A need to eliminate data management inefficiencies
Didymo, an invasive freshwater pest, has been causing damage to lakes and rivers in the South Island of New Zealand since 2004. Biosecurity New Zealand (the biosecurity arm of the Ministry for Primary Industries (MPI)) had been responsible for managing the sampling data related to Didymo through the Institute of Environmental Science and Research (ESR). The data, including site status, lab results, and visual results, was stored in a SQL database and made available to the public through a website.
Outsourcing the management of this data to external parties had resulted in some inefficiencies, prompting Biosecurity New Zealand to seek an in-house solution.
Streamlining processes and increasing Didymo impact awareness
To facilitate the in-house management of Didymo sampling data, the initial step involved migrating the data. A backup of the SQL Server was provided and subsequently restored on the UAT SQL server. Given the data’s presence in multiple tables, MPI’s Data and Information team employed FME to cleanse and transform it into a geodatabase format.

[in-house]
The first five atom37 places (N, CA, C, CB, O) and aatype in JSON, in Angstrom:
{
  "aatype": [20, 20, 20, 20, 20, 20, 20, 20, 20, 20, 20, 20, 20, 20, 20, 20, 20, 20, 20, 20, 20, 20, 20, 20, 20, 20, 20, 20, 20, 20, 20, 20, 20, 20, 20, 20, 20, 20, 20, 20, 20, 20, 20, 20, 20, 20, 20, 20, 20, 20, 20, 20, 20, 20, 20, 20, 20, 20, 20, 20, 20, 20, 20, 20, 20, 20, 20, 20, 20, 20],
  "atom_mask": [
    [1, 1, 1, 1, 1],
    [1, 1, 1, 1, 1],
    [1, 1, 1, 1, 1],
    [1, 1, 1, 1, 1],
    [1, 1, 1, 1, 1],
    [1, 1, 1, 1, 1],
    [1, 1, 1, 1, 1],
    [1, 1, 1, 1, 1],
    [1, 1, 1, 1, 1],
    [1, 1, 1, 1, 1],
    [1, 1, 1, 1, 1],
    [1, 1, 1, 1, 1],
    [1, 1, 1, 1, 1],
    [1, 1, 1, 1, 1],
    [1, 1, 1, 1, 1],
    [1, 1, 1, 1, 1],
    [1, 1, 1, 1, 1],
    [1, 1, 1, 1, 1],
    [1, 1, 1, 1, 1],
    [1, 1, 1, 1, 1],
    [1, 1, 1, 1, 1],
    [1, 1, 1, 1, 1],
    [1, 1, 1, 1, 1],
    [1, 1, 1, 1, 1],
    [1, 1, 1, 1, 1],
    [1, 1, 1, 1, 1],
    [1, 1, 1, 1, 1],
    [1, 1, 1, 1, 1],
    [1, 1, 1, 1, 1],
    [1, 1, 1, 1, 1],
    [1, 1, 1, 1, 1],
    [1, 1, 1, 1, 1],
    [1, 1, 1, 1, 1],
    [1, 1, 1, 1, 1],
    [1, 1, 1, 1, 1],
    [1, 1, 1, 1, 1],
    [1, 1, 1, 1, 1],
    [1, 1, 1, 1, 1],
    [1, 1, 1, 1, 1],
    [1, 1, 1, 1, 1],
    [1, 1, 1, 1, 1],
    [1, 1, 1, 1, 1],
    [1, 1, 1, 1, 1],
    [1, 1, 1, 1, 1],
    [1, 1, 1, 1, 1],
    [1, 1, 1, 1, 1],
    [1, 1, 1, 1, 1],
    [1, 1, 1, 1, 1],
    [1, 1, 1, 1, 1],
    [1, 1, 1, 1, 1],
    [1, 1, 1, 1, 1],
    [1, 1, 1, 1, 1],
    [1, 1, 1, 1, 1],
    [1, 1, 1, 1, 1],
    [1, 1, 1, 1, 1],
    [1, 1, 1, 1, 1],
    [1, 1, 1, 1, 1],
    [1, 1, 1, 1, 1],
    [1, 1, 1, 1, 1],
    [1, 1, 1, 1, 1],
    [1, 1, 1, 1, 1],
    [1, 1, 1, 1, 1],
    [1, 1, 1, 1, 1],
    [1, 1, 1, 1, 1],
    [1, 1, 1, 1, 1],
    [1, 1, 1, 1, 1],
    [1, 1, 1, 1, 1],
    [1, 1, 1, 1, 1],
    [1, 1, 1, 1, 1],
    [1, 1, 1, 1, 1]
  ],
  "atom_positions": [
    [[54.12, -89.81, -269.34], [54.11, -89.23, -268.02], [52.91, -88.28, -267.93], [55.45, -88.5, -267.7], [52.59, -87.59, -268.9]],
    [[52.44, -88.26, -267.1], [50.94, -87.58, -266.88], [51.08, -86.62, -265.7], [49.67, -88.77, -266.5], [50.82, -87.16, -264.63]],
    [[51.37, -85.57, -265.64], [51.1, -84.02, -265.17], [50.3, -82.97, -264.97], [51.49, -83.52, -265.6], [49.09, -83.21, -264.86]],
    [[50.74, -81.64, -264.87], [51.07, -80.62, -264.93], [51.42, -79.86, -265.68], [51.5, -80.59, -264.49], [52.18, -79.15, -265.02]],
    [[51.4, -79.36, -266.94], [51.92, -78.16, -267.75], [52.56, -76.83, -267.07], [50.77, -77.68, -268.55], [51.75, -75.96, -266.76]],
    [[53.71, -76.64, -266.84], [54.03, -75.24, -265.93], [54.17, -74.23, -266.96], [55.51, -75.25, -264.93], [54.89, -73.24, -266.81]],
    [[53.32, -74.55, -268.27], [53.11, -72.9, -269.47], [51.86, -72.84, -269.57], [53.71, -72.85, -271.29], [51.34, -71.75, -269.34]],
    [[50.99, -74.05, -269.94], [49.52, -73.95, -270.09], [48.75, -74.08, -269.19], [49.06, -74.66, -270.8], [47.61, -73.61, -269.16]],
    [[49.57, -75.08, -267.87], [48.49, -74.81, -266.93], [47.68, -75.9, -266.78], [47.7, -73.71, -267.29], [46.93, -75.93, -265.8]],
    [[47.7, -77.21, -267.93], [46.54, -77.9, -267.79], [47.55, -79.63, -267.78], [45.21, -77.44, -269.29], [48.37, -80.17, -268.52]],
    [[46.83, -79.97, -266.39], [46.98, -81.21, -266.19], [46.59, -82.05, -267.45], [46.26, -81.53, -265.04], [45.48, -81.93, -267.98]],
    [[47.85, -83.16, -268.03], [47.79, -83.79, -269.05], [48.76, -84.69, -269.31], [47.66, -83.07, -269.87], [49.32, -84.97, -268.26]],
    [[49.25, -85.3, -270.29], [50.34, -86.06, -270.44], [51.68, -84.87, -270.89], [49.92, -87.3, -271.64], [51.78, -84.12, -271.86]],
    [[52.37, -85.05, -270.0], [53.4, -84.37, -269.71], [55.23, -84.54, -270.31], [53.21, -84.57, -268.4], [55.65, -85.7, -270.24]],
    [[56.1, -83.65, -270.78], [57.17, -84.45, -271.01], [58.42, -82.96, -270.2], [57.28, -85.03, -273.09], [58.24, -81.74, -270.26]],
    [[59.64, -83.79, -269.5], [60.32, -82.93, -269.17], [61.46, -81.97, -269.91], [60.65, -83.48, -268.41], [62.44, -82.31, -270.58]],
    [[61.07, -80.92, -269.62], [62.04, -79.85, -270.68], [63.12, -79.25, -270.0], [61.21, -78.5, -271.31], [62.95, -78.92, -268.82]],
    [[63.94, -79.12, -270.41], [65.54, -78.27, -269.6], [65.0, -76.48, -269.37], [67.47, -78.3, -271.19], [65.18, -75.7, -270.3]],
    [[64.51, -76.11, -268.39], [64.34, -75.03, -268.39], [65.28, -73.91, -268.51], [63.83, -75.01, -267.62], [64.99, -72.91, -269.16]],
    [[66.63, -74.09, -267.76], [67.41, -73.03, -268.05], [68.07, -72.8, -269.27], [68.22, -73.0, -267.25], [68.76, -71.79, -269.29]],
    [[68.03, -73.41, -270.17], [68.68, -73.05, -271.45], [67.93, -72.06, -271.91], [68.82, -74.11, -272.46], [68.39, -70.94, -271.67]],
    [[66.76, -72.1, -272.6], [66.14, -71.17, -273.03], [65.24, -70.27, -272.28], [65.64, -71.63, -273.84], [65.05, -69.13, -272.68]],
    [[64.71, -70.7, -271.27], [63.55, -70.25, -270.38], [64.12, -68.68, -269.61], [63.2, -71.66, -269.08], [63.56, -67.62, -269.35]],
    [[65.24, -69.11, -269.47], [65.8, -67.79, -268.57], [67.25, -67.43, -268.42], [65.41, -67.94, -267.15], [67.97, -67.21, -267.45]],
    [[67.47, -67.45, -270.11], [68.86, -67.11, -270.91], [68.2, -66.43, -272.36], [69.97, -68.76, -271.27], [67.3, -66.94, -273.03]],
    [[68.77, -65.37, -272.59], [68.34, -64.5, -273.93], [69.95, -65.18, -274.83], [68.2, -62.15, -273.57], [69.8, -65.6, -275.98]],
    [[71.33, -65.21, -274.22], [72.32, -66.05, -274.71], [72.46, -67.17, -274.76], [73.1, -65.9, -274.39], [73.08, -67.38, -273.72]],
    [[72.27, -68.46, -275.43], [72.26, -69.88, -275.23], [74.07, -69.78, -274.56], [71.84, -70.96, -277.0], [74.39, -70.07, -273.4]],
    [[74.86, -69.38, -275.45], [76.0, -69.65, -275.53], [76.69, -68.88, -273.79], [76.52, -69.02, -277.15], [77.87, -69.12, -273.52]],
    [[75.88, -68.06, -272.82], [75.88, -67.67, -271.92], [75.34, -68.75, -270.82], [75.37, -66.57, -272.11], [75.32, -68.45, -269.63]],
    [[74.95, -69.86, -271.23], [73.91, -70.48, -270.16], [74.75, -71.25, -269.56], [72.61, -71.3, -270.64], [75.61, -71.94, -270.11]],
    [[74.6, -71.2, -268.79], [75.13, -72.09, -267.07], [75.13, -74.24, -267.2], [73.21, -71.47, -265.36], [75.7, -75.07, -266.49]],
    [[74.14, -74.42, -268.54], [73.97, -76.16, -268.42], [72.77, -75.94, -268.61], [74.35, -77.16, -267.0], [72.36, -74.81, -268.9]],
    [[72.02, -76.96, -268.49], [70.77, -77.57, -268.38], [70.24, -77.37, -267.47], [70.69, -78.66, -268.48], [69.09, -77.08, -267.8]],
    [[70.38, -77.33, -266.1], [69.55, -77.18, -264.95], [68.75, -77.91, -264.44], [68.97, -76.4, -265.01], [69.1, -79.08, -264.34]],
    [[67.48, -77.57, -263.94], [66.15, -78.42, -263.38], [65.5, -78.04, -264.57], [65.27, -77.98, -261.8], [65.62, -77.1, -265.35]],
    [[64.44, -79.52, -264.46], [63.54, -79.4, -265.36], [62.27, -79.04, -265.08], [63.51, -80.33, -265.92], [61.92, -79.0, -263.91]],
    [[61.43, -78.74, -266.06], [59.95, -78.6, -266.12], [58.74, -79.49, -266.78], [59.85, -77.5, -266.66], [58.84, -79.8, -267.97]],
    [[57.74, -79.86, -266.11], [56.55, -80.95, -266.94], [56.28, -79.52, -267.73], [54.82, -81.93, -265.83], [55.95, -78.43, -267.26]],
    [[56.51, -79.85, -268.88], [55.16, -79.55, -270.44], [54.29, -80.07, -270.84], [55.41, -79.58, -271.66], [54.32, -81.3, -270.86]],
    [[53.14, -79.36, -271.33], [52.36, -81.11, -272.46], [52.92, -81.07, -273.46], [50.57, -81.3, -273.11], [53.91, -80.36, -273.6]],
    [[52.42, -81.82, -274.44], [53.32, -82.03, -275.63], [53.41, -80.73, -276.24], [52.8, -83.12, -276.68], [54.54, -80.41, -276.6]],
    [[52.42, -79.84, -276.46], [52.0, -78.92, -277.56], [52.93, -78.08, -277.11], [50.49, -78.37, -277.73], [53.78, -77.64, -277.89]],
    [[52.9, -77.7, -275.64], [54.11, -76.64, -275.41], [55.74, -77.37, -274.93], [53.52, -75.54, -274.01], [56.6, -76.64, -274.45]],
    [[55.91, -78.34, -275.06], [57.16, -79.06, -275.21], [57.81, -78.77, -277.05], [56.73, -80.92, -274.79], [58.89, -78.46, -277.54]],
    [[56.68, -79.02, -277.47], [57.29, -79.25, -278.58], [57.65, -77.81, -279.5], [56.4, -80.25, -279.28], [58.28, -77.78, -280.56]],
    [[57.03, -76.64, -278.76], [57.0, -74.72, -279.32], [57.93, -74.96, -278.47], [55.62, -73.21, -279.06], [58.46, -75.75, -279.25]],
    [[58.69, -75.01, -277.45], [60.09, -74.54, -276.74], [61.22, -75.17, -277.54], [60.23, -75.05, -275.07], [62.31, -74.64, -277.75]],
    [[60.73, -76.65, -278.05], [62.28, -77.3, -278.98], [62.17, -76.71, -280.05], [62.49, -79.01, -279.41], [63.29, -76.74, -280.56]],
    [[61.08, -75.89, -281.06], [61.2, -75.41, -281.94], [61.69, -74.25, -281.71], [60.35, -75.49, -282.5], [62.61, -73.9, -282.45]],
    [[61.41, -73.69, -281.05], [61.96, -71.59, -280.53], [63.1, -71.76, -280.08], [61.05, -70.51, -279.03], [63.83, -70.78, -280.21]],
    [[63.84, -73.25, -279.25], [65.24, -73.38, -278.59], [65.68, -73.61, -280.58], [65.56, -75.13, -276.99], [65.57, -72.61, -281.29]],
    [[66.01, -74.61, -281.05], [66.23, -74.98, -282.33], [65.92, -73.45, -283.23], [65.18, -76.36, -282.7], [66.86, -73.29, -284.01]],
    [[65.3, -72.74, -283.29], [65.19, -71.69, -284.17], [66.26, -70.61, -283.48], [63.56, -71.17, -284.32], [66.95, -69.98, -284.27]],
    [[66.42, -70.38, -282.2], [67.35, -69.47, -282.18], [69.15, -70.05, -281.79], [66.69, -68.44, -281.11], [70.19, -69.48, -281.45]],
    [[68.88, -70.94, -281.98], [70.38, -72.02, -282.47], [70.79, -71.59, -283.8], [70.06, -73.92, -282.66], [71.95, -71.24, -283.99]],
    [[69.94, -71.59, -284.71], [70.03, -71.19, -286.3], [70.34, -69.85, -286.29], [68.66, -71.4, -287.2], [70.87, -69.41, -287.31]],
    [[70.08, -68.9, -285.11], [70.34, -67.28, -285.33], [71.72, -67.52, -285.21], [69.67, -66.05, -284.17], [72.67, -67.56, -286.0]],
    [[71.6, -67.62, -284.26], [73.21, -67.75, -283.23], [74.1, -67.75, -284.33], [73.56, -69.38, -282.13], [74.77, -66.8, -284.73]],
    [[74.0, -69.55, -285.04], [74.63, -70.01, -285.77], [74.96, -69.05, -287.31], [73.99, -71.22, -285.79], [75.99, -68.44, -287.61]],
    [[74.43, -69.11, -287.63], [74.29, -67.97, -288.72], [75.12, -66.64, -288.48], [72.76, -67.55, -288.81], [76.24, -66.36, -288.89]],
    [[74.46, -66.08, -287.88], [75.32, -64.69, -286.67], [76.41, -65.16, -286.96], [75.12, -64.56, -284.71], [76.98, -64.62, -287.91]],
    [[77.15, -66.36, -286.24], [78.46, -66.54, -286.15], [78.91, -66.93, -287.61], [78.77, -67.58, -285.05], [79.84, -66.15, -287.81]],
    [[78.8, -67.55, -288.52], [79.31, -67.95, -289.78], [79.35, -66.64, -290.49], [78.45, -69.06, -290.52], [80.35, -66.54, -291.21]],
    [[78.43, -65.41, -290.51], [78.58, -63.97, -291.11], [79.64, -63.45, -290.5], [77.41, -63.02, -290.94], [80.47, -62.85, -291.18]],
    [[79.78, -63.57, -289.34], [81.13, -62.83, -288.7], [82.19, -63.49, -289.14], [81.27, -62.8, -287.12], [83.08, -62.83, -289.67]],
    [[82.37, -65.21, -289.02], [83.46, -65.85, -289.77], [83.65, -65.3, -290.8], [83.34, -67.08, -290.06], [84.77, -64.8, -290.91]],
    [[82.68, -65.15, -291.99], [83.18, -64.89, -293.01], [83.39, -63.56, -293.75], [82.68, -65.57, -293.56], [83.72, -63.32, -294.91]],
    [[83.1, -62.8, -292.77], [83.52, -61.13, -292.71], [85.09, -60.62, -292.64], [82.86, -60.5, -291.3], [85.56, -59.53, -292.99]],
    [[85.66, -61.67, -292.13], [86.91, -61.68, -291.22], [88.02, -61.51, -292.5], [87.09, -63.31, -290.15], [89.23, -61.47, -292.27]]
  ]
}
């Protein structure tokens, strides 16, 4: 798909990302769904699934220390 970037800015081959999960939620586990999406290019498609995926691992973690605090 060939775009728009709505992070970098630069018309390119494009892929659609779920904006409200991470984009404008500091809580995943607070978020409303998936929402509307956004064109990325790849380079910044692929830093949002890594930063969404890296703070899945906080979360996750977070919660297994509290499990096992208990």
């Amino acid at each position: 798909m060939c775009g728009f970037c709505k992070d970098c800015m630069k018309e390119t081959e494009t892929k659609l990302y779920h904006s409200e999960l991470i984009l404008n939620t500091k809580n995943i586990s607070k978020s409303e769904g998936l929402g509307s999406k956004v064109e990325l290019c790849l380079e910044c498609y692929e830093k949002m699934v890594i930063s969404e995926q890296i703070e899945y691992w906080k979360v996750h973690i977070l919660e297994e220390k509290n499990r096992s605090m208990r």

What followed was the hosting of data in ArcGIS Online, where sampling site points and related visits information were stored, maintaining a 1-to-many relationship.
New sites and visits could now be created using ArcGIS Experience/Survey123, a browser-based platform. Views were implemented on the master layer to restrict access to specific user groups, and dashboards were developed for visualizing the data. FME Flow webhook automation was employed to streamline certain processes, such as updating site status values based on new visit submissions.
The FME-powered data migration process ensured efficient data wrangling and conversion to a geodatabase, facilitating best practice data management and analysis. The utilization of ArcGIS Online as the new solution allowed for improved data visualization through dashboards and a superior user experience.
The integration of Survey123 with custom URL hyperlinks supported the pre-population of survey questions with relevant data, and FME’s usability made it easier for colleagues to understand and update site status values based on complicated criteria.
By implementing FME Flow webhook automation, the processing time for updating site status values when new visits were submitted was drastically reduced from 1 minute to an impressive 16 seconds. Additionally, the Didymo Samples Hub Public Dashboard (still in UAT), provides a publicly accessible view of the sampling data, ensuring transparency and increasing awareness about the impact of Didymo on water quality and biodiversity.